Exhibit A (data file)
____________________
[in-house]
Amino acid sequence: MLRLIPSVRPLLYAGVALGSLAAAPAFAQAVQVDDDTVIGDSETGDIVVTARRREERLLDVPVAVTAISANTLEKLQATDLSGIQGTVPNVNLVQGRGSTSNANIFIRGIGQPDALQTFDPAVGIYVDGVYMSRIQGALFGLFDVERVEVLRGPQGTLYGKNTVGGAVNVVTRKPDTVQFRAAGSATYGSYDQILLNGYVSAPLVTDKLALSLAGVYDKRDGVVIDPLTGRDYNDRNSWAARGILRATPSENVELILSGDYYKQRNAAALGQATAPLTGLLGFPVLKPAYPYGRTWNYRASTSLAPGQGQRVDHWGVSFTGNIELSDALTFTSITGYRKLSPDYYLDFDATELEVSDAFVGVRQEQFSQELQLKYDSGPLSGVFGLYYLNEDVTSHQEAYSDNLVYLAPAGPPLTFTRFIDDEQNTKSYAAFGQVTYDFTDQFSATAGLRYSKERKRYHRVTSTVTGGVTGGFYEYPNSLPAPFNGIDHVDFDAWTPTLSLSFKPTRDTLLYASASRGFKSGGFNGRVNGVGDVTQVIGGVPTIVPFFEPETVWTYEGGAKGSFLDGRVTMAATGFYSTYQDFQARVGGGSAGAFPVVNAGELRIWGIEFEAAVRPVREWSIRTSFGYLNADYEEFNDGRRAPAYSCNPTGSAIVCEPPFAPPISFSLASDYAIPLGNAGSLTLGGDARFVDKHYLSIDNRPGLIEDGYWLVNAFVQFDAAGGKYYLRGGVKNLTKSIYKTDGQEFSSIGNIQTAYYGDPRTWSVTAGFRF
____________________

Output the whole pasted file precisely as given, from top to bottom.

[in-house]
Amino acid sequence: MLRLIPSVRPLLYAGVALGSLAAAPAFAQAVQVDDDTVIGDSETGDIVVTARRREERLLDVPVAVTAISANTLEKLQATDLSGIQGTVPNVNLVQGRGSTSNANIFIRGIGQPDALQTFDPAVGIYVDGVYMSRIQGALFGLFDVERVEVLRGPQGTLYGKNTVGGAVNVVTRKPDTVQFRAAGSATYGSYDQILLNGYVSAPLVTDKLALSLAGVYDKRDGVVIDPLTGRDYNDRNSWAARGILRATPSENVELILSGDYYKQRNAAALGQATAPLTGLLGFPVLKPAYPYGRTWNYRASTSLAPGQGQRVDHWGVSFTGNIELSDALTFTSITGYRKLSPDYYLDFDATELEVSDAFVGVRQEQFSQELQLKYDSGPLSGVFGLYYLNEDVTSHQEAYSDNLVYLAPAGPPLTFTRFIDDEQNTKSYAAFGQVTYDFTDQFSATAGLRYSKERKRYHRVTSTVTGGVTGGFYEYPNSLPAPFNGIDHVDFDAWTPTLSLSFKPTRDTLLYASASRGFKSGGFNGRVNGVGDVTQVIGGVPTIVPFFEPETVWTYEGGAKGSFLDGRVTMAATGFYSTYQDFQARVGGGSAGAFPVVNAGELRIWGIEFEAAVRPVREWSIRTSFGYLNADYEEFNDGRRAPAYSCNPTGSAIVCEPPFAPPISFSLASDYAIPLGNAGSLTLGGDARFVDKHYLSIDNRPGLIEDGYWLVNAFVQFDAAGGKYYLRGGVKNLTKSIYKTDGQEFSSIGNIQTAYYGDPRTWSVTAGFRF